North of Tyne Combined Authority drops 'confusing' PR drive plan after criticism

A marketing campaign to promote the work of a combined authority was called off after it was deemed “quite confusing for the public” ahead of the North East mayoral election.
Greg Stone. Photo: NCJ Media.Greg Stone. Photo: NCJ Media.
Greg Stone. Photo: NCJ Media.

The North of Tyne Combined Authority (NTCA) came in for criticism last October after it emerged that it had hired an outside PR firm in an effort to celebrate its achievements, before it is wound up and the larger North East Mayoral Combined Authority launches in May.

Councillors questioned whether the move, which could have seen videos and podcasts produced, was an appropriate use of public money – particularly with independent NTCA mayor Jamie Driscoll standing as a candidate in the upcoming election.

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While the NTCA’s final report has now been produced, councillors were told on Tuesday that the PR drive around it had been shelved.

The NTCA told the Local Democracy Reporting Service that Cheshire-based Steele PR did write the report summarising the authority’s work over its five years in existence, but that no extra promotional materials were produced.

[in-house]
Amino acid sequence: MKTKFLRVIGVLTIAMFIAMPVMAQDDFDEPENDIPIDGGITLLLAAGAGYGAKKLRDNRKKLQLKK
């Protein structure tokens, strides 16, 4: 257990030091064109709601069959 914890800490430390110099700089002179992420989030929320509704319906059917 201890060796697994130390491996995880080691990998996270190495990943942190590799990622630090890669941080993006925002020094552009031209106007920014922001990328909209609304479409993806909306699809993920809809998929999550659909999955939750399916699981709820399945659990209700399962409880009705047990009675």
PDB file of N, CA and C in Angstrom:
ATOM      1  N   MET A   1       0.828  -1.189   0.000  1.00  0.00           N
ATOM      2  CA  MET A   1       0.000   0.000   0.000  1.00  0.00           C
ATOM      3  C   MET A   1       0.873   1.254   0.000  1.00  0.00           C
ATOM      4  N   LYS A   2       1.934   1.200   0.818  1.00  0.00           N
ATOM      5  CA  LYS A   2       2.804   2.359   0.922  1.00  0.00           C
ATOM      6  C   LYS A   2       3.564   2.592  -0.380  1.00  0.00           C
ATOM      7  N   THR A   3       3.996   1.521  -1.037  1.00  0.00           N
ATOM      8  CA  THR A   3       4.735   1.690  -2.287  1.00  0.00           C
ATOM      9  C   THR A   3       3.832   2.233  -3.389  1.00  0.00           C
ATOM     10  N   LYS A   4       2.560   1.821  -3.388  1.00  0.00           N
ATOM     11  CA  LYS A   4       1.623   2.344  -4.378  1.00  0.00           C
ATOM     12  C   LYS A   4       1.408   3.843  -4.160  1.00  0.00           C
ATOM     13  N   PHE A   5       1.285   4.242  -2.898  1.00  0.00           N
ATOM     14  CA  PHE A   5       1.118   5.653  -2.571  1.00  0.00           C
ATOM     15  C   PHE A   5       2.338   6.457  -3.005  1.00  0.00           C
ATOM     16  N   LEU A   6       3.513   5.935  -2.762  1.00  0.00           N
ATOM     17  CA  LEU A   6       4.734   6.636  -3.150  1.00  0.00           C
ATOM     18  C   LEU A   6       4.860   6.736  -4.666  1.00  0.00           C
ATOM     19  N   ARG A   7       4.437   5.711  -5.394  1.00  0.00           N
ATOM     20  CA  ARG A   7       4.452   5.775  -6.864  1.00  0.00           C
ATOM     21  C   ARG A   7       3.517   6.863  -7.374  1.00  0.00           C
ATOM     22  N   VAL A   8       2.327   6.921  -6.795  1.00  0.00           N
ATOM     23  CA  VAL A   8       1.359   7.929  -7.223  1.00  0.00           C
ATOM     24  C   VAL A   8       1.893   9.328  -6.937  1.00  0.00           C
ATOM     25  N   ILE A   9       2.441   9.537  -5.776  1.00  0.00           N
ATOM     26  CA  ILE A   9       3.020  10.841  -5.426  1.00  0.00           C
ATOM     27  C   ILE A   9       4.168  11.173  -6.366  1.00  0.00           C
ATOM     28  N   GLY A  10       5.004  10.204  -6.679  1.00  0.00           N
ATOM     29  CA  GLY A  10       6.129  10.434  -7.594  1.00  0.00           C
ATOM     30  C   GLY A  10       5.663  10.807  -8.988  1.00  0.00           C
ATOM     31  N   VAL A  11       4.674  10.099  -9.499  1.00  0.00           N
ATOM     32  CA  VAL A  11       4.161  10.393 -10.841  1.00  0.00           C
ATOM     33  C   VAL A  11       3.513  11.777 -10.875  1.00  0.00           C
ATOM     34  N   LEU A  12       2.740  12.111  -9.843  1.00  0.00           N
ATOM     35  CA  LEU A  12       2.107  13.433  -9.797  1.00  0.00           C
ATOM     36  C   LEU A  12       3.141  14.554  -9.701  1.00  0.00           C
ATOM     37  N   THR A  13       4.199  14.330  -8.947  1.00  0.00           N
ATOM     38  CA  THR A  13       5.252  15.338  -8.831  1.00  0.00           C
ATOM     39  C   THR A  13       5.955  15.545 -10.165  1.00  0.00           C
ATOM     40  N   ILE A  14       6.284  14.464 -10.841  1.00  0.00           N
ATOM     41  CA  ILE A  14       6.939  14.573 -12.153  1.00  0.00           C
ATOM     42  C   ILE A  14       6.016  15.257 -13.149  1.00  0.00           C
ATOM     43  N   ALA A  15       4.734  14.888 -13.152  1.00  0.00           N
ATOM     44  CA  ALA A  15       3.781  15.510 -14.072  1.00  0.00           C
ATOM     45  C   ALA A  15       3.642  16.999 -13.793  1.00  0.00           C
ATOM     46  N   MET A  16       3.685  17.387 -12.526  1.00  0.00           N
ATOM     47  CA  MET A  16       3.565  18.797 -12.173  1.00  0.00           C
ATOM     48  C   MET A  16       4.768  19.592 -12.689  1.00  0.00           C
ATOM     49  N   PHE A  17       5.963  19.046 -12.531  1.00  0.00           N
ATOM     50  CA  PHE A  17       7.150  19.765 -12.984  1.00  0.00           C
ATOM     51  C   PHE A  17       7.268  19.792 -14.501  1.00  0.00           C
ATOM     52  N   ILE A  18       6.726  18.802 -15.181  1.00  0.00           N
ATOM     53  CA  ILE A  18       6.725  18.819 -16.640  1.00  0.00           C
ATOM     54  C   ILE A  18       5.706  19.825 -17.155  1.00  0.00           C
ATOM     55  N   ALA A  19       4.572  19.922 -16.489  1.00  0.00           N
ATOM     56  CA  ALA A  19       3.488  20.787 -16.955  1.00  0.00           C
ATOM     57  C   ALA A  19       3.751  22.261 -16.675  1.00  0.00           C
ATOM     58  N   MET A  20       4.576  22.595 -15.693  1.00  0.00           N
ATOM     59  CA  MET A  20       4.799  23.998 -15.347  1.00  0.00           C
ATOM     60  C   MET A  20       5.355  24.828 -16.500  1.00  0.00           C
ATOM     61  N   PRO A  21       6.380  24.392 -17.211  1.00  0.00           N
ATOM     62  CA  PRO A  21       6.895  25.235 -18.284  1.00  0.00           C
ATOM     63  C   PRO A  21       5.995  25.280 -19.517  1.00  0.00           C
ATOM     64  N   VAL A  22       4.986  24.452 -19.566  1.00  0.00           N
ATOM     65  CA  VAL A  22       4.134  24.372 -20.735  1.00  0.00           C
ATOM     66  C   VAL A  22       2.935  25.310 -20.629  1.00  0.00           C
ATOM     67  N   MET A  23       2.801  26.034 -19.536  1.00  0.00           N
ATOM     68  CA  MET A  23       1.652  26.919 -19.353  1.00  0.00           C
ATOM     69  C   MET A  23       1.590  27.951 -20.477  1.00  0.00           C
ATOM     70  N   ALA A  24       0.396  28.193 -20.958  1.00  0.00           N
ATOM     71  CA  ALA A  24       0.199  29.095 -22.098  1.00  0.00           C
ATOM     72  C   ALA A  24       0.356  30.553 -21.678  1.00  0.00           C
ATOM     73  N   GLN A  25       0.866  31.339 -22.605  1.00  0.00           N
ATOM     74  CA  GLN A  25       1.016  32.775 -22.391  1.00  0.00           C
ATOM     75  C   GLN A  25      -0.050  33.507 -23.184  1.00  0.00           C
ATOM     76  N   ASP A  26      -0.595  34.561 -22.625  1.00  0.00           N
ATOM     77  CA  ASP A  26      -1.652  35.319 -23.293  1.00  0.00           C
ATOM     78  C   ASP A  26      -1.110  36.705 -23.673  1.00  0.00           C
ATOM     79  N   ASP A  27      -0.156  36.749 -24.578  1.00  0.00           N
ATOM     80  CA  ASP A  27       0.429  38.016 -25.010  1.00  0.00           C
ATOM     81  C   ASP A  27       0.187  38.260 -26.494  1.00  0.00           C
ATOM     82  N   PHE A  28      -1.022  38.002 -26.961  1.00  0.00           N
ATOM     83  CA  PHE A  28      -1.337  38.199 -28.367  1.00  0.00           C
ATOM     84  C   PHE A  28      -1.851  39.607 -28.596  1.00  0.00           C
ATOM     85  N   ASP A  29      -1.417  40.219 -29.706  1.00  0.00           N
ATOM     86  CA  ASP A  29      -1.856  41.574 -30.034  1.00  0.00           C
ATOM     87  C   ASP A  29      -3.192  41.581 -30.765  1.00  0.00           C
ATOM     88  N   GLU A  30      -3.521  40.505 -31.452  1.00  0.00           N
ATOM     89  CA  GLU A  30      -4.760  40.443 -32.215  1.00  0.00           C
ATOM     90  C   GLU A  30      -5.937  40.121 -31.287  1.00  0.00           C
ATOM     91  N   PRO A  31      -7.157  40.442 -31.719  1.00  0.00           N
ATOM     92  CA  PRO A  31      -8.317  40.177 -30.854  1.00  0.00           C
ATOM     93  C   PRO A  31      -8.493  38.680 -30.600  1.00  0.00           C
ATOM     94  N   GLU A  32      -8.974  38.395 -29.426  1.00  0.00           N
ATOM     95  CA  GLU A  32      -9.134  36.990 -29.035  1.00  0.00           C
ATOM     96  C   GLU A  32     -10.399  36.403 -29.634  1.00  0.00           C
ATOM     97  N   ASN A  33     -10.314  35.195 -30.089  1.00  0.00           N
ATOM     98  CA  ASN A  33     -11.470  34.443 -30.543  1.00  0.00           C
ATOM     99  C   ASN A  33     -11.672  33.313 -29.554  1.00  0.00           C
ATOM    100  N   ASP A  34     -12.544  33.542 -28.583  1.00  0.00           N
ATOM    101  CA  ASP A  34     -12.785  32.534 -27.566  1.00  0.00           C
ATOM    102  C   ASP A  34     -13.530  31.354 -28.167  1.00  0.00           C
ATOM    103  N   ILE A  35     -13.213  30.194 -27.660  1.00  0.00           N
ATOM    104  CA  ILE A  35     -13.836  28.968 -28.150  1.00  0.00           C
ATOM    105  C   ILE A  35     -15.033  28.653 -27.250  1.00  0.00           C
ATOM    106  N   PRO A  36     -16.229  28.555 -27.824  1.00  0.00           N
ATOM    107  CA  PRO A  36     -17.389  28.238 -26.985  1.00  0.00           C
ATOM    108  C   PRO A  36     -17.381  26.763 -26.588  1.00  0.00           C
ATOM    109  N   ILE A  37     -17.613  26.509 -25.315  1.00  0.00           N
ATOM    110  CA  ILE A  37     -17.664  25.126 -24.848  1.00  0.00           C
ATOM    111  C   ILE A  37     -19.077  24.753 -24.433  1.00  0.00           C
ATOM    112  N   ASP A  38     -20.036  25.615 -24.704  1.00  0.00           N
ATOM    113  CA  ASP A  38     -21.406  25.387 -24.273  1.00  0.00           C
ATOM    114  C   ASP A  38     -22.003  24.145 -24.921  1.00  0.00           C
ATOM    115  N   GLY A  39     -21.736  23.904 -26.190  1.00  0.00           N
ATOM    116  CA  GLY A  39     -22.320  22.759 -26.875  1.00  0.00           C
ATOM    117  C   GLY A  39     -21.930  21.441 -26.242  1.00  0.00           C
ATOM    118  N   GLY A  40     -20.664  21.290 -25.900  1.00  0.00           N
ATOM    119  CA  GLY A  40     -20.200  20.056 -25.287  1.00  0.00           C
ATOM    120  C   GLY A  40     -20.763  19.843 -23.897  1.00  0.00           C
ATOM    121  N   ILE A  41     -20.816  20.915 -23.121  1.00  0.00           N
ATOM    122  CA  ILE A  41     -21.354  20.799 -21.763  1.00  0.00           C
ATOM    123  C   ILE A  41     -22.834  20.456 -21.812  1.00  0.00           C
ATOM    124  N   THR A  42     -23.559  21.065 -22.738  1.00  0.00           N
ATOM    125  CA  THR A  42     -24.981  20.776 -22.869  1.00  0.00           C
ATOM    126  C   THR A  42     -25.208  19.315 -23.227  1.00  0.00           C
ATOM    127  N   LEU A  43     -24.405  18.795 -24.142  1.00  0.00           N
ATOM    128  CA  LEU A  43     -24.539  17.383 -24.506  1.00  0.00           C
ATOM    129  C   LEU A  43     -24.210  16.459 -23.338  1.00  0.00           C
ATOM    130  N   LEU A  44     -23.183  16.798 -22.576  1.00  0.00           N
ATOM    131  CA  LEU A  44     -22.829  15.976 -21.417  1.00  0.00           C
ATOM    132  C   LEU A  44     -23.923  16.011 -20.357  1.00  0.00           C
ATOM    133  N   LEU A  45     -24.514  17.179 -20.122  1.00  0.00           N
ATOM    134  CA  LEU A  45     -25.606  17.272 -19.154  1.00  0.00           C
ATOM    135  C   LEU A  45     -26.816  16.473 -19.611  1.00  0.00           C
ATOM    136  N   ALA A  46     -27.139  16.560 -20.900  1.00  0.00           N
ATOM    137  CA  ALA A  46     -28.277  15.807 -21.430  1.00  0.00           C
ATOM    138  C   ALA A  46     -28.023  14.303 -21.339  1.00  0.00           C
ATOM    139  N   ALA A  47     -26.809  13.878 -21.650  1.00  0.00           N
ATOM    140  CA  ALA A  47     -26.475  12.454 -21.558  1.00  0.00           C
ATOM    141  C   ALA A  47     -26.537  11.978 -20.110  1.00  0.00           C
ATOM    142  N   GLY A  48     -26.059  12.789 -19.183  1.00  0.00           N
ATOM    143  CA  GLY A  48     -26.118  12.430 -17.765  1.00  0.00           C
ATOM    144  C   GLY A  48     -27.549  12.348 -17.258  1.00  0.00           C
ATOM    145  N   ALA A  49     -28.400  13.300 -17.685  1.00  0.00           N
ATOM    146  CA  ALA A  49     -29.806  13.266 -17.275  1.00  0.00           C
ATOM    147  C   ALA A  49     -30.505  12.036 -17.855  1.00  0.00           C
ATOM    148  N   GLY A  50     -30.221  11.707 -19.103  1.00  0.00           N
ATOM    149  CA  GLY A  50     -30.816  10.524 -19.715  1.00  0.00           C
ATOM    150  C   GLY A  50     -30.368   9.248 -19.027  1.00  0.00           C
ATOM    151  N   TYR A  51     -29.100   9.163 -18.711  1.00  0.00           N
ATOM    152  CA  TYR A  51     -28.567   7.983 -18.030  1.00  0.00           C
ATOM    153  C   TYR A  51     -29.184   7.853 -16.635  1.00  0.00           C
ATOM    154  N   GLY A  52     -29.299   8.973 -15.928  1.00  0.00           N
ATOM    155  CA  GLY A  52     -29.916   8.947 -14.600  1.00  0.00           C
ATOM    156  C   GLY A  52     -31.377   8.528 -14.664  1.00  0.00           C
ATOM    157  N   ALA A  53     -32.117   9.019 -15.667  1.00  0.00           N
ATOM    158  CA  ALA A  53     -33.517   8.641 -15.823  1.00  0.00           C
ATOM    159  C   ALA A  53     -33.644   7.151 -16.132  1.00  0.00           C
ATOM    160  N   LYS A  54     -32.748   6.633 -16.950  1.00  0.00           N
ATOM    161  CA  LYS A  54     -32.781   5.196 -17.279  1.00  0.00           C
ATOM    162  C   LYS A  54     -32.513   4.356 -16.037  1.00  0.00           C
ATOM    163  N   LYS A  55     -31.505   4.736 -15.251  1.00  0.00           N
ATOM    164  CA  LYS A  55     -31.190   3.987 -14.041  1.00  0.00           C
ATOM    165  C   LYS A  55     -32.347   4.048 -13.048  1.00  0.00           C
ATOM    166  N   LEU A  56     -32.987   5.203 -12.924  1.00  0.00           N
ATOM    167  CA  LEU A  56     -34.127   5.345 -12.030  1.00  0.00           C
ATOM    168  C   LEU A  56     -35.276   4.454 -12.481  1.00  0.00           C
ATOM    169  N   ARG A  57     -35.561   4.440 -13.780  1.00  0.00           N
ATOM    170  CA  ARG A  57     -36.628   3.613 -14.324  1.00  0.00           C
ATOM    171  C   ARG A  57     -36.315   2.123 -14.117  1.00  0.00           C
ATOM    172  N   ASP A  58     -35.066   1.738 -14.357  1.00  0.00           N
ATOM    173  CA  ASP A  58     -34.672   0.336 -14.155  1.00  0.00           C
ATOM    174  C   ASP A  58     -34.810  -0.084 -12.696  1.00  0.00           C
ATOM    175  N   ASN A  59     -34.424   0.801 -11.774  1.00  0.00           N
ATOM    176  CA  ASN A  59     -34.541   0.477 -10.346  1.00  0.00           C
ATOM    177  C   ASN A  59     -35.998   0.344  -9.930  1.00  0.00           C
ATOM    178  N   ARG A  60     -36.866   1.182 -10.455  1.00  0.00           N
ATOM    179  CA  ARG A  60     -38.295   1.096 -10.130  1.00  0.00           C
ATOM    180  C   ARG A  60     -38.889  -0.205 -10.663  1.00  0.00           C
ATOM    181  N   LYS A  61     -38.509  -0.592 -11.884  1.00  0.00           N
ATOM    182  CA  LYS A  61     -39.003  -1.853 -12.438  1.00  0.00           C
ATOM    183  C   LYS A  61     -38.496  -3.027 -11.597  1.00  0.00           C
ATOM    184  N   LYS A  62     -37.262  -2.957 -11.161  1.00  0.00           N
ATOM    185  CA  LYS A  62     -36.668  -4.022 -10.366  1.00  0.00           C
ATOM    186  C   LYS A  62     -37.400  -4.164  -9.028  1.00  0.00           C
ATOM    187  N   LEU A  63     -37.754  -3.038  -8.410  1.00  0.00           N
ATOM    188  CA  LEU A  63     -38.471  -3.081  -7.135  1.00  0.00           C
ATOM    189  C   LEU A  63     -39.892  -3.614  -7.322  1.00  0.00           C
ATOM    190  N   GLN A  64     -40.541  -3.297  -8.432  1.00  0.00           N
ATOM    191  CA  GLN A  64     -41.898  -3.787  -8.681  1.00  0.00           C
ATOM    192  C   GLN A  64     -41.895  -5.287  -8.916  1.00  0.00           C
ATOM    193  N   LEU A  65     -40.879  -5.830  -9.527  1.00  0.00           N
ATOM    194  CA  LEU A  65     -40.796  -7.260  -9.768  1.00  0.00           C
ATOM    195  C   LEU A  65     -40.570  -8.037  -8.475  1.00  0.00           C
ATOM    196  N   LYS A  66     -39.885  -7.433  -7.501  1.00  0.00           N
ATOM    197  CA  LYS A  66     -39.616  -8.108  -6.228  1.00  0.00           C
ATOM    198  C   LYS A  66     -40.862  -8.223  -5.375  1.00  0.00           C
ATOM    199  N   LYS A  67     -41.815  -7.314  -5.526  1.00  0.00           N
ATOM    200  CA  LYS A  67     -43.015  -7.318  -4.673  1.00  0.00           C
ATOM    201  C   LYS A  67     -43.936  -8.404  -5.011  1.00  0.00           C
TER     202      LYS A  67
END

A spokesperson confirmed that roughly £33,000 was still spent on bringing in the firm.

At a meeting of the NTCA’s overview and scrutiny committee in Morpeth on Tuesday, where the report was presented, Newcastle Lib Dem councillor Greg Stone said: “I did say when the report came I was fine with the idea of an annual report, and what we have here is quite good. There were some discussions at the previous meeting about a campaign to promote it online – has that been shelved?”

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Coun Stone had previously warned that the report should not be a “glossy encomium on how wonderful the authority has been and how wonderful the mayor has been”.

Chief executive Henry Kippin responded: “In terms of the campaign, there was a discussion at the committee and in cabinet. We talked about a number of options.

“We felt the campaign could be quite confusing for the public in the run up to an election. We took the decision to focus our efforts on what was coming.”

Dame Norma Redfearn, the deputy North of Tyne mayor, said that she would “feel dreadful if this was looked at as propaganda”.

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She added: “A lot of thought went into what was published. We’re not here to tell people how good we are – we’re here to work with them.”

Last October, the NTCA had defended its plans as “good practice in terms of evaluation and learning”, while Mr Driscoll claimed it was a “democratic responsibility to tell people what we are doing”.

The report outlines how investment from the NTCA has helped deliver a pipeline of more than 5,000 projected new jobs across Newcastle, North Tyneside, and Northumberland.

The listed achievements also include £10 million having been put in to support the reopening of the Northumberland Line railway, £20 million into offshore renewable energy, and £7.7 million into regenerating high streets.